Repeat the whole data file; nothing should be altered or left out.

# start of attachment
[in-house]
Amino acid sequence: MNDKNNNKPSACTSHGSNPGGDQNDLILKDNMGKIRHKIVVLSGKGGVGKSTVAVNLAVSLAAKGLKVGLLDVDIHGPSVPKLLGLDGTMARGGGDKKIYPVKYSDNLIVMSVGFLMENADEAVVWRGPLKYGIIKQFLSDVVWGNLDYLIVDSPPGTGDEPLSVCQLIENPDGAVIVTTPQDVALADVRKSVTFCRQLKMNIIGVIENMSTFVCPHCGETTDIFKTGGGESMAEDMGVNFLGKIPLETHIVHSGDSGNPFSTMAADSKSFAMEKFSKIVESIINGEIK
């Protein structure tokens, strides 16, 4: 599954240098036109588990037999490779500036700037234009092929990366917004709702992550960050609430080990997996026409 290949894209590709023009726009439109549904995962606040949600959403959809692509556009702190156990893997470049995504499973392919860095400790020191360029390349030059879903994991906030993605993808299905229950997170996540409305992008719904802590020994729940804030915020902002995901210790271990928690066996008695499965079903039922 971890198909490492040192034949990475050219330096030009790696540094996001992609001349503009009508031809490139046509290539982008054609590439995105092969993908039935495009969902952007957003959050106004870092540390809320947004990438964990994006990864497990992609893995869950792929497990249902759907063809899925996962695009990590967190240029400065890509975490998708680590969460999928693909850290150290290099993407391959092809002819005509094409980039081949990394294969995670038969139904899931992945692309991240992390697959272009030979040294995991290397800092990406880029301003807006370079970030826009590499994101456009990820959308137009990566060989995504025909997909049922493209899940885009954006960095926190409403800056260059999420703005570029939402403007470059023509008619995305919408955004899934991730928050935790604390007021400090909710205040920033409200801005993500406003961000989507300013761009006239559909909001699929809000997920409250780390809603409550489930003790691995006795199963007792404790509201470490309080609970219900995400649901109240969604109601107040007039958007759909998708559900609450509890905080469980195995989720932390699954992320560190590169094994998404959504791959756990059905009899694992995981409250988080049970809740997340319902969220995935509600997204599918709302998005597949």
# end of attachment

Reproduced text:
[in-house]
Amino acid sequence: MNDKNNNKPSACTSHGSNPGGDQNDLILKDNMGKIRHKIVVLSGKGGVGKSTVAVNLAVSLAAKGLKVGLLDVDIHGPSVPKLLGLDGTMARGGGDKKIYPVKYSDNLIVMSVGFLMENADEAVVWRGPLKYGIIKQFLSDVVWGNLDYLIVDSPPGTGDEPLSVCQLIENPDGAVIVTTPQDVALADVRKSVTFCRQLKMNIIGVIENMSTFVCPHCGETTDIFKTGGGESMAEDMGVNFLGKIPLETHIVHSGDSGNPFSTMAADSKSFAMEKFSKIVESIINGEIK
């Protein structure tokens, strides 16, 4: 599954240098036109588990037999490779500036700037234009092929990366917004709702992550960050609430080990997996026409 290949894209590709023009726009439109549904995962606040949600959403959809692509556009702190156990893997470049995504499973392919860095400790020191360029390349030059879903994991906030993605993808299905229950997170996540409305992008719904802590020994729940804030915020902002995901210790271990928690066996008695499965079903039922 971890198909490492040192034949990475050219330096030009790696540094996001992609001349503009009508031809490139046509290539982008054609590439995105092969993908039935495009969902952007957003959050106004870092540390809320947004990438964990994006990864497990992609893995869950792929497990249902759907063809899925996962695009990590967190240029400065890509975490998708680590969460999928693909850290150290290099993407391959092809002819005509094409980039081949990394294969995670038969139904899931992945692309991240992390697959272009030979040294995991290397800092990406880029301003807006370079970030826009590499994101456009990820959308137009990566060989995504025909997909049922493209899940885009954006960095926190409403800056260059999420703005570029939402403007470059023509008619995305919408955004899934991730928050935790604390007021400090909710205040920033409200801005993500406003961000989507300013761009006239559909909001699929809000997920409250780390809603409550489930003790691995006795199963007792404790509201470490309080609970219900995400649901109240969604109601107040007039958007759909998708559900609450509890905080469980195995989720932390699954992320560190590169094994998404959504791959756990059905009899694992995981409250988080049970809740997340319902969220995935509600997204599918709302998005597949």